Publication details

A critical assessment of passive air samplers for per- and polyfluoroalkyl substances

Authors

KARÁSKOVÁ Pavlína CODLING Garry Paul MELYMUK Lisa Emily KLÁNOVÁ Jana

Year of publication 2018
Type Article in Periodical
Magazine / Source Atmospheric Environment
MU Faculty or unit

Faculty of Science

Citation
Web https://www.sciencedirect.com/science/article/pii/S1352231018303339?via%3Dihub
Doi http://dx.doi.org/10.1016/j.atmosenv.2018.05.030
Keywords PFASs; Calibration study; Passive air samplers; Perfluorinated alkyl substances; PUF-PAS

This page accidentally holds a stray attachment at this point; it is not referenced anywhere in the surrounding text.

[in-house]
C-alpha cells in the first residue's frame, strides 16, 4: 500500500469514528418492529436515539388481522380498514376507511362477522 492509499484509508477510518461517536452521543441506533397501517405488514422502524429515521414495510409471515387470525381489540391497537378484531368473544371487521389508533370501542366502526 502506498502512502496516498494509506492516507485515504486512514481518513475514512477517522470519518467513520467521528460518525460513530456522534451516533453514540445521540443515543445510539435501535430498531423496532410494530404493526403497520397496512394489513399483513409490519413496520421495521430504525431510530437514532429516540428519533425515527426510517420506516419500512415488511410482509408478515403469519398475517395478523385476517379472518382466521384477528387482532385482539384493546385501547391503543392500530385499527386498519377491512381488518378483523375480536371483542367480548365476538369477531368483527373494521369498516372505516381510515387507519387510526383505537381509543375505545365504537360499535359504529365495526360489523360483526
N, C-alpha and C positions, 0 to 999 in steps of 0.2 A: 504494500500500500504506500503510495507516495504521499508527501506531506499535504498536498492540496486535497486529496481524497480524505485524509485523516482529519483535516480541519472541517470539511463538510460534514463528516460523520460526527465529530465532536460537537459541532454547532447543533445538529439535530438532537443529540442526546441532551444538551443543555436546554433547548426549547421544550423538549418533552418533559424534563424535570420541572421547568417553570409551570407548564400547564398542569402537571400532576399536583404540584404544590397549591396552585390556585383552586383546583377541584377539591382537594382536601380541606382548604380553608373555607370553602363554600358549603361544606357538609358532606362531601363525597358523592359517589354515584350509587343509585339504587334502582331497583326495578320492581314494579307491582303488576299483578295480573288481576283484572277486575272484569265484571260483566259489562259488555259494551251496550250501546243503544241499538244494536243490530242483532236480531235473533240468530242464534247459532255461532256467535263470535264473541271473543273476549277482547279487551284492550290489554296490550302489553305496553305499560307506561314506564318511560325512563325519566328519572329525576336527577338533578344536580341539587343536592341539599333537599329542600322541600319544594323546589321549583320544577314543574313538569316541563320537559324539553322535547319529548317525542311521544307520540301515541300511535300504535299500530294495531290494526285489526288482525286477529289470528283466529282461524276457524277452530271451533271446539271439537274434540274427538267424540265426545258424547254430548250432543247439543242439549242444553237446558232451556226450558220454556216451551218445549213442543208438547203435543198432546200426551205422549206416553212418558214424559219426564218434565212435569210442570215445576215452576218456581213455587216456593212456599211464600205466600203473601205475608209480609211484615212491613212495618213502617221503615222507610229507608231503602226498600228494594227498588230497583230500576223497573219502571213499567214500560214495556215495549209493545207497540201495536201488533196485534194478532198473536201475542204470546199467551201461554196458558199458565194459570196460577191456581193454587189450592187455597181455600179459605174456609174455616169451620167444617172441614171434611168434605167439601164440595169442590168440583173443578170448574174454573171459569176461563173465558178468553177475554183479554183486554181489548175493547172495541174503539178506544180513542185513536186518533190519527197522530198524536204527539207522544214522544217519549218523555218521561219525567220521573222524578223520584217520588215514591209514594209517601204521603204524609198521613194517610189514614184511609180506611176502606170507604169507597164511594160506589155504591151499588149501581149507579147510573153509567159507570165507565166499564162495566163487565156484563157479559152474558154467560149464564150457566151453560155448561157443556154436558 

Description Since their inclusion in the Stockholm Convention, there has been a need for global monitoring of perfluorooctane sulfonate (PFOS), its salts and perfluorooctanesulfonyl fluoride (PFOSF), along with other non-listed highly fluorinated compounds. Passive air samplers (PAS) are ideal for geographic coverage of atmospheric monitoring. The most common type of PAS, using polyurethane foam (PUF) as a sorbent, was primarily developed for non-polar semivolatile organic compounds (SVOCs) and are not well-validated for polar substances such as the per- and polyfluoroalkyl substances (PFASs), however, they have been used for some PFASs, particularly PFOS. To evaluate their applicability, PAS were deployed for measurement of PFASs in outdoor and indoor air. Outdoors, two types of PAS, one consisting of PUF and one of XAD-2 resin, were deployed in an 18-week calibration study in parallel with a low-volume active air sampler (LV-AAS) in a suburban area. Indoors, PUF-PAS were similarly deployed over 12 weeks to evaluate their applicability for indoor monitoring. Samples were analysed for perfluoroalkyl carboxylic acids (PFCAs), perfluoroalkyl sulfonates (PFSAs), perfluorooctane sulfonamides (FOSAs), and perfluorooctane sulfonamidoethanols (FOSEs). In outdoor air, 17 out of the 21 PFAS were detected in more than 50% of samples, with a median Sigma(17)PFASs of 18.0 pg m(-3) while 20 compounds were detected in indoor air with a median concentration Sigma(20)PFASs of 76.6 pg m(-3) using AAS samplers. PFOS was the most common PFAS in the outdoor air while PFBA was most common indoors. Variability between PAS and AAS was observed and comparing gas phase and particle phase separately or in combination did not account for the variation observed. PUF-PAS may still have a valuable use in PFAS monitoring but more work is needed to identify the applicability of passive samplers for ionic PFAS.
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